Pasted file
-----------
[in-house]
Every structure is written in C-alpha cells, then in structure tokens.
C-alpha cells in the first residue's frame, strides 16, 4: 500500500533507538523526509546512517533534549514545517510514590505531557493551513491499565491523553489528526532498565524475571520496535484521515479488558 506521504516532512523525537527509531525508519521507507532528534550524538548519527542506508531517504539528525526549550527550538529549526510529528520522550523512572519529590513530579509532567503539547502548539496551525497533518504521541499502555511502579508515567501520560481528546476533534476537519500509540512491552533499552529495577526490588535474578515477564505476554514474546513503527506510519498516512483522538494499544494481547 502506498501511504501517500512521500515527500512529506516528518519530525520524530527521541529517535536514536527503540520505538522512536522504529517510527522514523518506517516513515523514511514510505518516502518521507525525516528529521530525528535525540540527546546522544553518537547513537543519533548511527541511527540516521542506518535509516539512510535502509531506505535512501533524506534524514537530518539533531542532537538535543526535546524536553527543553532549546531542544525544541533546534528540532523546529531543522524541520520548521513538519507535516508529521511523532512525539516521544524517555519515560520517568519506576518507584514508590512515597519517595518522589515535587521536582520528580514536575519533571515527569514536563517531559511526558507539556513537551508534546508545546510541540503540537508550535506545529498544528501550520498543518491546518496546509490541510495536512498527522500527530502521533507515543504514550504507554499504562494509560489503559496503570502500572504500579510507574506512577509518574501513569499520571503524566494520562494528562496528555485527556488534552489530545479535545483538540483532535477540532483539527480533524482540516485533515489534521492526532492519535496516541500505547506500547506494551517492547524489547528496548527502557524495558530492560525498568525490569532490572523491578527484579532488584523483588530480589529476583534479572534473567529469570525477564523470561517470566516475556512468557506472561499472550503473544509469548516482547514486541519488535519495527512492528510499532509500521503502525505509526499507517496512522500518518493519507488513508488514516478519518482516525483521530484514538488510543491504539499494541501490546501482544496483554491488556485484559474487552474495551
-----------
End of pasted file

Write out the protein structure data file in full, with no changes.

[in-house]
Every structure is written in C-alpha cells, then in structure tokens.
C-alpha cells in the first residue's frame, strides 16, 4: 500500500533507538523526509546512517533534549514545517510514590505531557493551513491499565491523553489528526532498565524475571520496535484521515479488558 506521504516532512523525537527509531525508519521507507532528534550524538548519527542506508531517504539528525526549550527550538529549526510529528520522550523512572519529590513530579509532567503539547502548539496551525497533518504521541499502555511502579508515567501520560481528546476533534476537519500509540512491552533499552529495577526490588535474578515477564505476554514474546513503527506510519498516512483522538494499544494481547 502506498501511504501517500512521500515527500512529506516528518519530525520524530527521541529517535536514536527503540520505538522512536522504529517510527522514523518506517516513515523514511514510505518516502518521507525525516528529521530525528535525540540527546546522544553518537547513537543519533548511527541511527540516521542506518535509516539512510535502509531506505535512501533524506534524514537530518539533531542532537538535543526535546524536553527543553532549546531542544525544541533546534528540532523546529531543522524541520520548521513538519507535516508529521511523532512525539516521544524517555519515560520517568519506576518507584514508590512515597519517595518522589515535587521536582520528580514536575519533571515527569514536563517531559511526558507539556513537551508534546508545546510541540503540537508550535506545529498544528501550520498543518491546518496546509490541510495536512498527522500527530502521533507515543504514550504507554499504562494509560489503559496503570502500572504500579510507574506512577509518574501513569499520571503524566494520562494528562496528555485527556488534552489530545479535545483538540483532535477540532483539527480533524482540516485533515489534521492526532492519535496516541500505547506500547506494551517492547524489547528496548527502557524495558530492560525498568525490569532490572523491578527484579532488584523483588530480589529476583534479572534473567529469570525477564523470561517470566516475556512468557506472561499472550503473544509469548516482547514486541519488535519495527512492528510499532509500521503502525505509526499507517496512522500518518493519507488513508488514516478519518482516525483521530484514538488510543491504539499494541501490546501482544496483554491488556485484559474487552474495551